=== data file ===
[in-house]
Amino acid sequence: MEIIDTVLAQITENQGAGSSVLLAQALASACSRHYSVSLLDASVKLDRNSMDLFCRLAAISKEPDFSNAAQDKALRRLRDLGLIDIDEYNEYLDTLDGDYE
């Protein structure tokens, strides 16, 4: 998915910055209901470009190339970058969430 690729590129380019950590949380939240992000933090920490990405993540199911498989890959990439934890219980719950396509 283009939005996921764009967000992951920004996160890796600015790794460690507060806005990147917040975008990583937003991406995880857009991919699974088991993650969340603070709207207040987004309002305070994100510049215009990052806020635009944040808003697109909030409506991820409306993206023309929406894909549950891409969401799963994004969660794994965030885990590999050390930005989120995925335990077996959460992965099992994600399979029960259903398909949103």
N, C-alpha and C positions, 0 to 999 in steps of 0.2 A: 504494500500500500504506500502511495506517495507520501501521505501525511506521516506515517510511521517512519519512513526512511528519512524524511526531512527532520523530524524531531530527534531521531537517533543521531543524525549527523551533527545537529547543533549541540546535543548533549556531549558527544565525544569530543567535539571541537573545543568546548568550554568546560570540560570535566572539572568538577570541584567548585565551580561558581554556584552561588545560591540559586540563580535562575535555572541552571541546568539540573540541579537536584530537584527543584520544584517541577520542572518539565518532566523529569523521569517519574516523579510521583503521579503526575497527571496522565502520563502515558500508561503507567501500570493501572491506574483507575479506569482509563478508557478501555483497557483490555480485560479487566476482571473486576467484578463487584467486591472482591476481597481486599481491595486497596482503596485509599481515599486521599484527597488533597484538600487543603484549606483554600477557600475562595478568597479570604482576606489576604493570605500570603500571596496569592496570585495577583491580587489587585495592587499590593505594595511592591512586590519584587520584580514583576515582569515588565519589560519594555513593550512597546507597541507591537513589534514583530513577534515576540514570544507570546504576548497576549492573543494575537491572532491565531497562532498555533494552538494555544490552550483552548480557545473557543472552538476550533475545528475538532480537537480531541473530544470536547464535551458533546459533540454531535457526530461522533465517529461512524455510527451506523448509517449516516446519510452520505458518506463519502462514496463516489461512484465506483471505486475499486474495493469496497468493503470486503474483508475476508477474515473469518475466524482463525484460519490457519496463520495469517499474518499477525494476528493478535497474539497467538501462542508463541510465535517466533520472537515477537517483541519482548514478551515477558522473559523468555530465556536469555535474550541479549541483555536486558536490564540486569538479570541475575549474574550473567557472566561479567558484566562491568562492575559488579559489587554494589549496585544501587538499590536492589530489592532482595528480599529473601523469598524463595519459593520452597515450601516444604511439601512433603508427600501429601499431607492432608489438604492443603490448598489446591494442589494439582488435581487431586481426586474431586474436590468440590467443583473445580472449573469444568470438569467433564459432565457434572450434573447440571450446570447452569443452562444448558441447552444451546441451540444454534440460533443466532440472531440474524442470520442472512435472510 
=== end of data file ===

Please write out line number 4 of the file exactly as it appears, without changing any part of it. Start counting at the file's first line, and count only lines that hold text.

N, C-alpha and C positions, 0 to 999 in steps of 0.2 A: 504494500500500500504506500502511495506517495507520501501521505501525511506521516506515517510511521517512519519512513526512511528519512524524511526531512527532520523530524524531531530527534531521531537517533543521531543524525549527523551533527545537529547543533549541540546535543548533549556531549558527544565525544569530543567535539571541537573545543568546548568550554568546560570540560570535566572539572568538577570541584567548585565551580561558581554556584552561588545560591540559586540563580535562575535555572541552571541546568539540573540541579537536584530537584527543584520544584517541577520542572518539565518532566523529569523521569517519574516523579510521583503521579503526575497527571496522565502520563502515558500508561503507567501500570493501572491506574483507575479506569482509563478508557478501555483497557483490555480485560479487566476482571473486576467484578463487584467486591472482591476481597481486599481491595486497596482503596485509599481515599486521599484527597488533597484538600487543603484549606483554600477557600475562595478568597479570604482576606489576604493570605500570603500571596496569592496570585495577583491580587489587585495592587499590593505594595511592591512586590519584587520584580514583576515582569515588565519589560519594555513593550512597546507597541507591537513589534514583530513577534515576540514570544507570546504576548497576549492573543494575537491572532491565531497562532498555533494552538494555544490552550483552548480557545473557543472552538476550533475545528475538532480537537480531541473530544470536547464535551458533546459533540454531535457526530461522533465517529461512524455510527451506523448509517449516516446519510452520505458518506463519502462514496463516489461512484465506483471505486475499486474495493469496497468493503470486503474483508475476508477474515473469518475466524482463525484460519490457519496463520495469517499474518499477525494476528493478535497474539497467538501462542508463541510465535517466533520472537515477537517483541519482548514478551515477558522473559523468555530465556536469555535474550541479549541483555536486558536490564540486569538479570541475575549474574550473567557472566561479567558484566562491568562492575559488579559489587554494589549496585544501587538499590536492589530489592532482595528480599529473601523469598524463595519459593520452597515450601516444604511439601512433603508427600501429601499431607492432608489438604492443603490448598489446591494442589494439582488435581487431586481426586474431586474436590468440590467443583473445580472449573469444568470438569467433564459432565457434572450434573447440571450446570447452569443452562444448558441447552444451546441451540444454534440460533443466532440472531440474524442470520442472512435472510 